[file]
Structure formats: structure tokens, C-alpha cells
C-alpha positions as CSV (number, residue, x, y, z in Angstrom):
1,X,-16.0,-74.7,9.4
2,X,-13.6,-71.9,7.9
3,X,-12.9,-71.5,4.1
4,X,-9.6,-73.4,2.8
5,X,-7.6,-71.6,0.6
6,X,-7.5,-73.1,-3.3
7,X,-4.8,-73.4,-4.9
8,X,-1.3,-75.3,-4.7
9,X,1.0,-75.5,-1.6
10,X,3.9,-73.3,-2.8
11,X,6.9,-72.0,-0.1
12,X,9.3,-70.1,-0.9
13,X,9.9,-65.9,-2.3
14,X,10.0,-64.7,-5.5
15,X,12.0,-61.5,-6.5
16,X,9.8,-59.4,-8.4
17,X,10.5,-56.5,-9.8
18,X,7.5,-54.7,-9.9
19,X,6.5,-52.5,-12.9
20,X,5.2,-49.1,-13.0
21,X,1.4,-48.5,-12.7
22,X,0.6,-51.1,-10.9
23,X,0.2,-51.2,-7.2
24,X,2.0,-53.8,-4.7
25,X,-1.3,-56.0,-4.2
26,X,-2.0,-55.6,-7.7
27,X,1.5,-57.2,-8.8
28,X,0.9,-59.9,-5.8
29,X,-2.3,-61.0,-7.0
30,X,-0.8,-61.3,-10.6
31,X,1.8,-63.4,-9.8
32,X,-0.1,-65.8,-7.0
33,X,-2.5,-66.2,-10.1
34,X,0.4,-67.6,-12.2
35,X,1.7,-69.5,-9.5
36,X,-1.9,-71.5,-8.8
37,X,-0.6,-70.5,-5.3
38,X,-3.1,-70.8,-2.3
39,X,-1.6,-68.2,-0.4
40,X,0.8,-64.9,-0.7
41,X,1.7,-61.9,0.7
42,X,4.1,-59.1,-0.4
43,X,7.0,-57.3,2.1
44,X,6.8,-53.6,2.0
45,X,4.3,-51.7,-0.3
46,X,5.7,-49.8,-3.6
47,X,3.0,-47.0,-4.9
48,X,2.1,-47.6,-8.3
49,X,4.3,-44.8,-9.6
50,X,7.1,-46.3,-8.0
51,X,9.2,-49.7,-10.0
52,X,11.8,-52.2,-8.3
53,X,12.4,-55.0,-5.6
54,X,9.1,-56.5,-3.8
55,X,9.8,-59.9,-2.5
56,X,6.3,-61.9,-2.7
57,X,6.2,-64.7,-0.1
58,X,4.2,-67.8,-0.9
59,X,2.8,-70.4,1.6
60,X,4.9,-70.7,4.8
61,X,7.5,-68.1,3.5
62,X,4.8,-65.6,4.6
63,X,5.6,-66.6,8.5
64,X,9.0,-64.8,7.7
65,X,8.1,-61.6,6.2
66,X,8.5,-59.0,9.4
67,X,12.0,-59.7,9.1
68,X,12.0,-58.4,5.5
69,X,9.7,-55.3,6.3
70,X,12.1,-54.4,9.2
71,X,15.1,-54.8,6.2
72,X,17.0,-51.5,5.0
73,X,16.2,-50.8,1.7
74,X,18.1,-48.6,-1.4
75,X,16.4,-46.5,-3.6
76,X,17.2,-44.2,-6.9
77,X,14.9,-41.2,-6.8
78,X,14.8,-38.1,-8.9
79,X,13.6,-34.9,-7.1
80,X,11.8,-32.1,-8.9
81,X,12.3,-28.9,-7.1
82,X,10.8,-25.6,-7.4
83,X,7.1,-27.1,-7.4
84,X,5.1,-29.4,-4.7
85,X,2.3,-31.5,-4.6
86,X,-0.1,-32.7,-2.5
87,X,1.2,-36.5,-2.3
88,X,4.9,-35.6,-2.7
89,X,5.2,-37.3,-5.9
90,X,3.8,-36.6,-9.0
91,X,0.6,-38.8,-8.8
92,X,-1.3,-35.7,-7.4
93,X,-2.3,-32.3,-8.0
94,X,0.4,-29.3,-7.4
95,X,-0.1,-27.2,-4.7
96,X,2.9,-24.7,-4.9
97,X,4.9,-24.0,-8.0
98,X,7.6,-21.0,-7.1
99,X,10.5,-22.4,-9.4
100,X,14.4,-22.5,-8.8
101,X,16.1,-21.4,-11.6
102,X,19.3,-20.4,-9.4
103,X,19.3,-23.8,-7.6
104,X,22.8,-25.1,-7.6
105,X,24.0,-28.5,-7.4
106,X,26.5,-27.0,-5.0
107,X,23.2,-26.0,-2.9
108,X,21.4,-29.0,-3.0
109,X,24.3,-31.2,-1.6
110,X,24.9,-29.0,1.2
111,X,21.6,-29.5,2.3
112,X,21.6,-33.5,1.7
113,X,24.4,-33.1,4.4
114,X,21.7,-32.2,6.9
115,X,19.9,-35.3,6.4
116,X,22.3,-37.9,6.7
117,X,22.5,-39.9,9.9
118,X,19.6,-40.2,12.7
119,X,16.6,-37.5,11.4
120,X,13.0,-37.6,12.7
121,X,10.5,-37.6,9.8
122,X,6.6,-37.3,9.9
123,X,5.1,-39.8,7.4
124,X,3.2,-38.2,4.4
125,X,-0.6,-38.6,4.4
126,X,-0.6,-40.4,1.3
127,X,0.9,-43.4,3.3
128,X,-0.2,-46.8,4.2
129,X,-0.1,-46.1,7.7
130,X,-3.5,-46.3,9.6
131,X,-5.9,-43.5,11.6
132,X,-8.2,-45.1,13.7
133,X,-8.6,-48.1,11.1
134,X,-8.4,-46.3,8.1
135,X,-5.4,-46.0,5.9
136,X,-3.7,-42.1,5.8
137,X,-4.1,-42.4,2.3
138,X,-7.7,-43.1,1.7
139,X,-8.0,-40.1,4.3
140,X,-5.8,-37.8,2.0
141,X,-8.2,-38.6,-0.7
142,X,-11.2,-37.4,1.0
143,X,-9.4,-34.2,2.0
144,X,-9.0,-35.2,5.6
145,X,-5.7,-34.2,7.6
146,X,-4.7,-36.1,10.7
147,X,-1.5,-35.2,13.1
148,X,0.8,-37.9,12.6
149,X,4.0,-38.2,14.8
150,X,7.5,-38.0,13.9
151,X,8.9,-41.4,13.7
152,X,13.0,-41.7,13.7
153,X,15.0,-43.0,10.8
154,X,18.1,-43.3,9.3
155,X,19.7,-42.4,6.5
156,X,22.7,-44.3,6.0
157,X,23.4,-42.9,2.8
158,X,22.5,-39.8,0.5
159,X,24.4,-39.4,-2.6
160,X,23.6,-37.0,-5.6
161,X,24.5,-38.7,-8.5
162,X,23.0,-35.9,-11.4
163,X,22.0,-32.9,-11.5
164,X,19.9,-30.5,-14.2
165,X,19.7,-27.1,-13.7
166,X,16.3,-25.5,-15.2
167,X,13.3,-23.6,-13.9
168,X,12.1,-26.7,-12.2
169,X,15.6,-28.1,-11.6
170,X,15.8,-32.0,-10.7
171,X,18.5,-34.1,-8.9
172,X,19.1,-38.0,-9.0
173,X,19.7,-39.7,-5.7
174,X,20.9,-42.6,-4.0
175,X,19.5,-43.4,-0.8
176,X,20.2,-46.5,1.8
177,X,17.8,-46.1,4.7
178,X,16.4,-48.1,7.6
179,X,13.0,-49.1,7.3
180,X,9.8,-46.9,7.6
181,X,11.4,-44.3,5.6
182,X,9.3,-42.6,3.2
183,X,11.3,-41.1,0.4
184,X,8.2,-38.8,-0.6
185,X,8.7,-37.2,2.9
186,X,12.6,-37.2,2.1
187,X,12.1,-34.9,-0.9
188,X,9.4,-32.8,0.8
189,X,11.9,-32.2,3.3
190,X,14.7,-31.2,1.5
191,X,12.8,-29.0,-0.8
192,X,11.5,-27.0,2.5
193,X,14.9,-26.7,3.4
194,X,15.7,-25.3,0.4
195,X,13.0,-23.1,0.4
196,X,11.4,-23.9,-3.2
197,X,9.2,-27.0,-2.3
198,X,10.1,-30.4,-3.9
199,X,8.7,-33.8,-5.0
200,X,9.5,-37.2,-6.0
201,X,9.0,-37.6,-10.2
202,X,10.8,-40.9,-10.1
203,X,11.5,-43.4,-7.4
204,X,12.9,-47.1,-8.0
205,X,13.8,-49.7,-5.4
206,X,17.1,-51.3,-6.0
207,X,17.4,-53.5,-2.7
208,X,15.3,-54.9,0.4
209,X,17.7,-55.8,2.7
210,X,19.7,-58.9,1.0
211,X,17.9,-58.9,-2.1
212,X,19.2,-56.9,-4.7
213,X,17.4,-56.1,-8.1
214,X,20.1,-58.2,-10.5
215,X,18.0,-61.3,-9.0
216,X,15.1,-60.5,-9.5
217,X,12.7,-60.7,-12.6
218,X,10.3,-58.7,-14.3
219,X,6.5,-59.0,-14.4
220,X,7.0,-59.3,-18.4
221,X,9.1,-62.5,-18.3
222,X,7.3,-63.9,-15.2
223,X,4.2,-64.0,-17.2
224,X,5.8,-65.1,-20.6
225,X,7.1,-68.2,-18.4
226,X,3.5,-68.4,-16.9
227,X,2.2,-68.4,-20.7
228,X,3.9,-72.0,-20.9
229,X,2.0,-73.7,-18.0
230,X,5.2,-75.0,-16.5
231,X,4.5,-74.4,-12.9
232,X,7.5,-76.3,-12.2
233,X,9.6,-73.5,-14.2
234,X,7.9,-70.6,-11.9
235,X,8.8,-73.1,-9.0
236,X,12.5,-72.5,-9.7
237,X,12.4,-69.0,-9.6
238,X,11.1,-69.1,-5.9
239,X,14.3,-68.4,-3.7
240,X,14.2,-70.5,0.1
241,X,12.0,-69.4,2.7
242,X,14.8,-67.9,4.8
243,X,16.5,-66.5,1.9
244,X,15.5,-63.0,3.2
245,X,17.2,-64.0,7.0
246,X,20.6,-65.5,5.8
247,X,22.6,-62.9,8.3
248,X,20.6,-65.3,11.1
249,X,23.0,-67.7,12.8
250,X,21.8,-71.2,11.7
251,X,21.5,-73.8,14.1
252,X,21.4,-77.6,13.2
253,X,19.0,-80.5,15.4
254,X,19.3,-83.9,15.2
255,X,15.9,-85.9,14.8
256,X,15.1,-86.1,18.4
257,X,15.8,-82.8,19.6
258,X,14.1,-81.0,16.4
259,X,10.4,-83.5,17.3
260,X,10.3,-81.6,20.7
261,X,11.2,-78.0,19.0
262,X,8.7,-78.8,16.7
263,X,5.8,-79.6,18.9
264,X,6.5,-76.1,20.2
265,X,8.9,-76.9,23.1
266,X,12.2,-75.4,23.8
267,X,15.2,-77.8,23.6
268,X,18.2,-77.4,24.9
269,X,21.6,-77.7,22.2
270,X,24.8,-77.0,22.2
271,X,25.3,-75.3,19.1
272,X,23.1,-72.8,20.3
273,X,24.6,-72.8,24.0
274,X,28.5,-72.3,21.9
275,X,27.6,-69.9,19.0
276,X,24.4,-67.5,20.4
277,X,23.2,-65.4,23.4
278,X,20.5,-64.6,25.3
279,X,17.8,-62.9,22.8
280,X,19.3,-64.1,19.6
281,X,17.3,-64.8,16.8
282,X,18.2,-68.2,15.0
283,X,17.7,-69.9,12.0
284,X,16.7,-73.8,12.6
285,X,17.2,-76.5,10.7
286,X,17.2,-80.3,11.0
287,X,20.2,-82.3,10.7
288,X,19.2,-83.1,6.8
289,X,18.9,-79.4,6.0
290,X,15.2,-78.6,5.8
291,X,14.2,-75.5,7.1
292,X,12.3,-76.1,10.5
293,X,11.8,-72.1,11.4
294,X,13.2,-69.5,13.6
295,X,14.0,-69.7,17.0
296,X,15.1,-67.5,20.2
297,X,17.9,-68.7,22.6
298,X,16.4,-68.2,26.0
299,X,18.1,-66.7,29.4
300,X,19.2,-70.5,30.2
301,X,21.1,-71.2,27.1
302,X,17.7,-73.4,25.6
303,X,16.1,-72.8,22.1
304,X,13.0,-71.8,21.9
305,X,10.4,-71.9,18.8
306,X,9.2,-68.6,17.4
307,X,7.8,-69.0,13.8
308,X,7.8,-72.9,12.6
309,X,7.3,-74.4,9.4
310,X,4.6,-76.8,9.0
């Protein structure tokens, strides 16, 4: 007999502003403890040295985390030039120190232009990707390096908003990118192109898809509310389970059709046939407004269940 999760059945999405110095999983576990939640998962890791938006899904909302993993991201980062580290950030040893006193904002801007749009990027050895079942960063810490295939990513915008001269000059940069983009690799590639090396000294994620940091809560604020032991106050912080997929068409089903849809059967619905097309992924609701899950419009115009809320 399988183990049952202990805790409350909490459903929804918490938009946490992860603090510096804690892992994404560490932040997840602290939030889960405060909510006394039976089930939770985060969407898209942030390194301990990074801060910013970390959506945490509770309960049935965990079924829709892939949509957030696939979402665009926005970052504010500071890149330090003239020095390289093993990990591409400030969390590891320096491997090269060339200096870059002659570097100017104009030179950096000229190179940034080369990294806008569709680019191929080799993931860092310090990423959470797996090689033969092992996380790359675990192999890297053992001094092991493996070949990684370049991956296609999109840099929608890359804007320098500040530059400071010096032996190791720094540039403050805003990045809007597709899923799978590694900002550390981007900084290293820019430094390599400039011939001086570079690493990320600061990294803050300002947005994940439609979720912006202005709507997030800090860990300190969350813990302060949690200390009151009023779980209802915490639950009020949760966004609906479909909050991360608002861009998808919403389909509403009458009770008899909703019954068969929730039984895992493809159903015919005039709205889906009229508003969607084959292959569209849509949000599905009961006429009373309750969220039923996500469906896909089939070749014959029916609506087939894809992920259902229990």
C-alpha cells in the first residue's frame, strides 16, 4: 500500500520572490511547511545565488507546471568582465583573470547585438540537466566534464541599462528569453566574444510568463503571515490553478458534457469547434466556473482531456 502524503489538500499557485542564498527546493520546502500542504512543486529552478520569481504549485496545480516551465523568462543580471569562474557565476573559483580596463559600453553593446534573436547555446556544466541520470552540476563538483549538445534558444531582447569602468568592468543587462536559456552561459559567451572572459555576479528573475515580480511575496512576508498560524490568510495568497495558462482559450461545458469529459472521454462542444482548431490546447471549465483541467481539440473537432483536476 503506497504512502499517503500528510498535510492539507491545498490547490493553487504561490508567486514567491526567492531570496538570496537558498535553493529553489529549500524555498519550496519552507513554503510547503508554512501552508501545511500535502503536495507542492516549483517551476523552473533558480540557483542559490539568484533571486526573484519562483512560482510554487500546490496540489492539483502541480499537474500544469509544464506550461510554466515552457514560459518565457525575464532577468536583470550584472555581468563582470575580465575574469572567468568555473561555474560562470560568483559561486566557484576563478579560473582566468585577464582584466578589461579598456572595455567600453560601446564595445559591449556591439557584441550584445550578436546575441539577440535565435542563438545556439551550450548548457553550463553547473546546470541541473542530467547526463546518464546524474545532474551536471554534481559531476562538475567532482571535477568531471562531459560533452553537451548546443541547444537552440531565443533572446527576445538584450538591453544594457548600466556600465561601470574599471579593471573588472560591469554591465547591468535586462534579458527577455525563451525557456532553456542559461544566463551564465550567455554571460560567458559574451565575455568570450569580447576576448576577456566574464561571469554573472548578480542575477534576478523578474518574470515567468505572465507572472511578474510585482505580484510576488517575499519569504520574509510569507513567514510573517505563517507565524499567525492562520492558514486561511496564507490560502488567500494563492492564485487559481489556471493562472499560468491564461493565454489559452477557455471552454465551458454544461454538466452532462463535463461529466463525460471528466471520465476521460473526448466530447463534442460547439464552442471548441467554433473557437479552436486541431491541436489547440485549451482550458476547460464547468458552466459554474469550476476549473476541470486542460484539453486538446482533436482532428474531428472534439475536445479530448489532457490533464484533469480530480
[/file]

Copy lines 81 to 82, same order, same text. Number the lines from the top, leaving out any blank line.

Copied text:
79,X,13.6,-34.9,-7.1
80,X,11.8,-32.1,-8.9